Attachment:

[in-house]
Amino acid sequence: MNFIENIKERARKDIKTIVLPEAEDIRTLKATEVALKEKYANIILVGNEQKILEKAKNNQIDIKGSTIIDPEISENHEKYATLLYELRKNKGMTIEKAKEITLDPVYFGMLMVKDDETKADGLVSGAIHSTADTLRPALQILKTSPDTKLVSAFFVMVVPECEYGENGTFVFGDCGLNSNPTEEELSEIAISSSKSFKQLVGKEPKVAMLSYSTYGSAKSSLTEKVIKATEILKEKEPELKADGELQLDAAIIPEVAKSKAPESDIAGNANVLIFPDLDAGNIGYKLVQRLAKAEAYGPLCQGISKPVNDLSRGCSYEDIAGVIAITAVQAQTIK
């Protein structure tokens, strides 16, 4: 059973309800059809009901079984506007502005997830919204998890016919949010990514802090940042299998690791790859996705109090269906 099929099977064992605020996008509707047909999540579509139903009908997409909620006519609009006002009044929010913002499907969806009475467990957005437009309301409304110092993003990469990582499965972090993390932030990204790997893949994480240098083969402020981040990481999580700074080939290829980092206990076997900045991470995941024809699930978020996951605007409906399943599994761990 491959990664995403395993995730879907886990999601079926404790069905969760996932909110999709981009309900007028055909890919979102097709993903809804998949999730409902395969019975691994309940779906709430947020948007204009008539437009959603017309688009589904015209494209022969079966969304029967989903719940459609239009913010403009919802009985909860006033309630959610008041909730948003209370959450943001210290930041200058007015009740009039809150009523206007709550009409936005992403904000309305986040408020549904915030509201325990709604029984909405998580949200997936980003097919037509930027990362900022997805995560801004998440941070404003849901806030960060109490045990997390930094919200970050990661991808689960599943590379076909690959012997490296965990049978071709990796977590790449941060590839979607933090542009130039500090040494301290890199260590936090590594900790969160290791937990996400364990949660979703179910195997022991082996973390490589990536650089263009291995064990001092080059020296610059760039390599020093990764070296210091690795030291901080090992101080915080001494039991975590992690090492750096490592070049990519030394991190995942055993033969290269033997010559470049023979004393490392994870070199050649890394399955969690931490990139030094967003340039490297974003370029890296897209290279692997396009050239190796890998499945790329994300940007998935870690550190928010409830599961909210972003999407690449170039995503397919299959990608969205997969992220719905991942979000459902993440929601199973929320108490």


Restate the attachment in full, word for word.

[in-house]
Amino acid sequence: MNFIENIKERARKDIKTIVLPEAEDIRTLKATEVALKEKYANIILVGNEQKILEKAKNNQIDIKGSTIIDPEISENHEKYATLLYELRKNKGMTIEKAKEITLDPVYFGMLMVKDDETKADGLVSGAIHSTADTLRPALQILKTSPDTKLVSAFFVMVVPECEYGENGTFVFGDCGLNSNPTEEELSEIAISSSKSFKQLVGKEPKVAMLSYSTYGSAKSSLTEKVIKATEILKEKEPELKADGELQLDAAIIPEVAKSKAPESDIAGNANVLIFPDLDAGNIGYKLVQRLAKAEAYGPLCQGISKPVNDLSRGCSYEDIAGVIAITAVQAQTIK
């Protein structure tokens, strides 16, 4: 059973309800059809009901079984506007502005997830919204998890016919949010990514802090940042299998690791790859996705109090269906 099929099977064992605020996008509707047909999540579509139903009908997409909620006519609009006002009044929010913002499907969806009475467990957005437009309301409304110092993003990469990582499965972090993390932030990204790997893949994480240098083969402020981040990481999580700074080939290829980092206990076997900045991470995941024809699930978020996951605007409906399943599994761990 491959990664995403395993995730879907886990999601079926404790069905969760996932909110999709981009309900007028055909890919979102097709993903809804998949999730409902395969019975691994309940779906709430947020948007204009008539437009959603017309688009589904015209494209022969079966969304029967989903719940459609239009913010403009919802009985909860006033309630959610008041909730948003209370959450943001210290930041200058007015009740009039809150009523206007709550009409936005992403904000309305986040408020549904915030509201325990709604029984909405998580949200997936980003097919037509930027990362900022997805995560801004998440941070404003849901806030960060109490045990997390930094919200970050990661991808689960599943590379076909690959012997490296965990049978071709990796977590790449941060590839979607933090542009130039500090040494301290890199260590936090590594900790969160290791937990996400364990949660979703179910195997022991082996973390490589990536650089263009291995064990001092080059020296610059760039390599020093990764070296210091690795030291901080090992101080915080001494039991975590992690090492750096490592070049990519030394991190995942055993033969290269033997010559470049023979004393490392994870070199050649890394399955969690931490990139030094967003340039490297974003370029890296897209290279692997396009050239190796890998499945790329994300940007998935870690550190928010409830599961909210972003999407690449170039995503397919299959990608969205997969992220719905991942979000459902993440929601199973929320108490």